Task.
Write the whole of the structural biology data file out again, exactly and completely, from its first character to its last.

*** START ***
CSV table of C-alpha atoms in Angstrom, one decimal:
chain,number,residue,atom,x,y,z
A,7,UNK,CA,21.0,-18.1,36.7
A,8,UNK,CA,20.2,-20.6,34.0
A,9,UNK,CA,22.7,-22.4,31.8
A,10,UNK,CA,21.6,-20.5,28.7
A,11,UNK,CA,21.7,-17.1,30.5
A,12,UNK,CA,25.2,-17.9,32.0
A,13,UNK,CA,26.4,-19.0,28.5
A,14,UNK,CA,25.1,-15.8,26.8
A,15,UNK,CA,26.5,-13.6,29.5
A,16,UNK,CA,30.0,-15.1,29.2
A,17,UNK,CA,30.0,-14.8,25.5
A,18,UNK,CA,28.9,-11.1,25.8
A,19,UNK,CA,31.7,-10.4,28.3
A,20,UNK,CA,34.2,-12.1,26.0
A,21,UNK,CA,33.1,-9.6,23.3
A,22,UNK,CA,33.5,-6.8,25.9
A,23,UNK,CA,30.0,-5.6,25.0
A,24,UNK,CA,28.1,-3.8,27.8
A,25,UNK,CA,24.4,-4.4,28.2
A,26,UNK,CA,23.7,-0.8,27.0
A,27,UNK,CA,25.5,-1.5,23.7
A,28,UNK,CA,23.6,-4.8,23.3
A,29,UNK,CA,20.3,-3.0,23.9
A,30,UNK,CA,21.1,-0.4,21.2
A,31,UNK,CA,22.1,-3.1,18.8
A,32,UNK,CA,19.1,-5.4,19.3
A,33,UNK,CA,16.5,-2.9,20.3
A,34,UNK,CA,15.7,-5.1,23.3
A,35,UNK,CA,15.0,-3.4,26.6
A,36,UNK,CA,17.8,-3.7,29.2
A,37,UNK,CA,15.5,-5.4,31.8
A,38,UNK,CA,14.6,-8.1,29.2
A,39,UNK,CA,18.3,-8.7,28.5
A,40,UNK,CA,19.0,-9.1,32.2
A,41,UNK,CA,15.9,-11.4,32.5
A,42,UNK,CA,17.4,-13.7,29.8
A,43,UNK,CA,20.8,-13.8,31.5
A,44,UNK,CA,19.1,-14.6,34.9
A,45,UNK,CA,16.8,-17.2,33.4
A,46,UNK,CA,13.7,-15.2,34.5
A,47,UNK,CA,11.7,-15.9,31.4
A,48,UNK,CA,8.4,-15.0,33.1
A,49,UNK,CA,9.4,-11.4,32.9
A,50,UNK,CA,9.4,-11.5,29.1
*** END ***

CSV table of C-alpha atoms in Angstrom, one decimal:
chain,number,residue,atom,x,y,z
A,7,UNK,CA,21.0,-18.1,36.7
A,8,UNK,CA,20.2,-20.6,34.0
A,9,UNK,CA,22.7,-22.4,31.8
A,10,UNK,CA,21.6,-20.5,28.7
A,11,UNK,CA,21.7,-17.1,30.5
A,12,UNK,CA,25.2,-17.9,32.0
A,13,UNK,CA,26.4,-19.0,28.5
A,14,UNK,CA,25.1,-15.8,26.8
A,15,UNK,CA,26.5,-13.6,29.5
A,16,UNK,CA,30.0,-15.1,29.2
A,17,UNK,CA,30.0,-14.8,25.5
A,18,UNK,CA,28.9,-11.1,25.8
A,19,UNK,CA,31.7,-10.4,28.3
A,20,UNK,CA,34.2,-12.1,26.0
A,21,UNK,CA,33.1,-9.6,23.3
A,22,UNK,CA,33.5,-6.8,25.9
A,23,UNK,CA,30.0,-5.6,25.0
A,24,UNK,CA,28.1,-3.8,27.8
A,25,UNK,CA,24.4,-4.4,28.2
A,26,UNK,CA,23.7,-0.8,27.0
A,27,UNK,CA,25.5,-1.5,23.7
A,28,UNK,CA,23.6,-4.8,23.3
A,29,UNK,CA,20.3,-3.0,23.9
A,30,UNK,CA,21.1,-0.4,21.2
A,31,UNK,CA,22.1,-3.1,18.8
A,32,UNK,CA,19.1,-5.4,19.3
A,33,UNK,CA,16.5,-2.9,20.3
A,34,UNK,CA,15.7,-5.1,23.3
A,35,UNK,CA,15.0,-3.4,26.6
A,36,UNK,CA,17.8,-3.7,29.2
A,37,UNK,CA,15.5,-5.4,31.8
A,38,UNK,CA,14.6,-8.1,29.2
A,39,UNK,CA,18.3,-8.7,28.5
A,40,UNK,CA,19.0,-9.1,32.2
A,41,UNK,CA,15.9,-11.4,32.5
A,42,UNK,CA,17.4,-13.7,29.8
A,43,UNK,CA,20.8,-13.8,31.5
A,44,UNK,CA,19.1,-14.6,34.9
A,45,UNK,CA,16.8,-17.2,33.4
A,46,UNK,CA,13.7,-15.2,34.5
A,47,UNK,CA,11.7,-15.9,31.4
A,48,UNK,CA,8.4,-15.0,33.1
A,49,UNK,CA,9.4,-11.4,32.9
A,50,UNK,CA,9.4,-11.5,29.1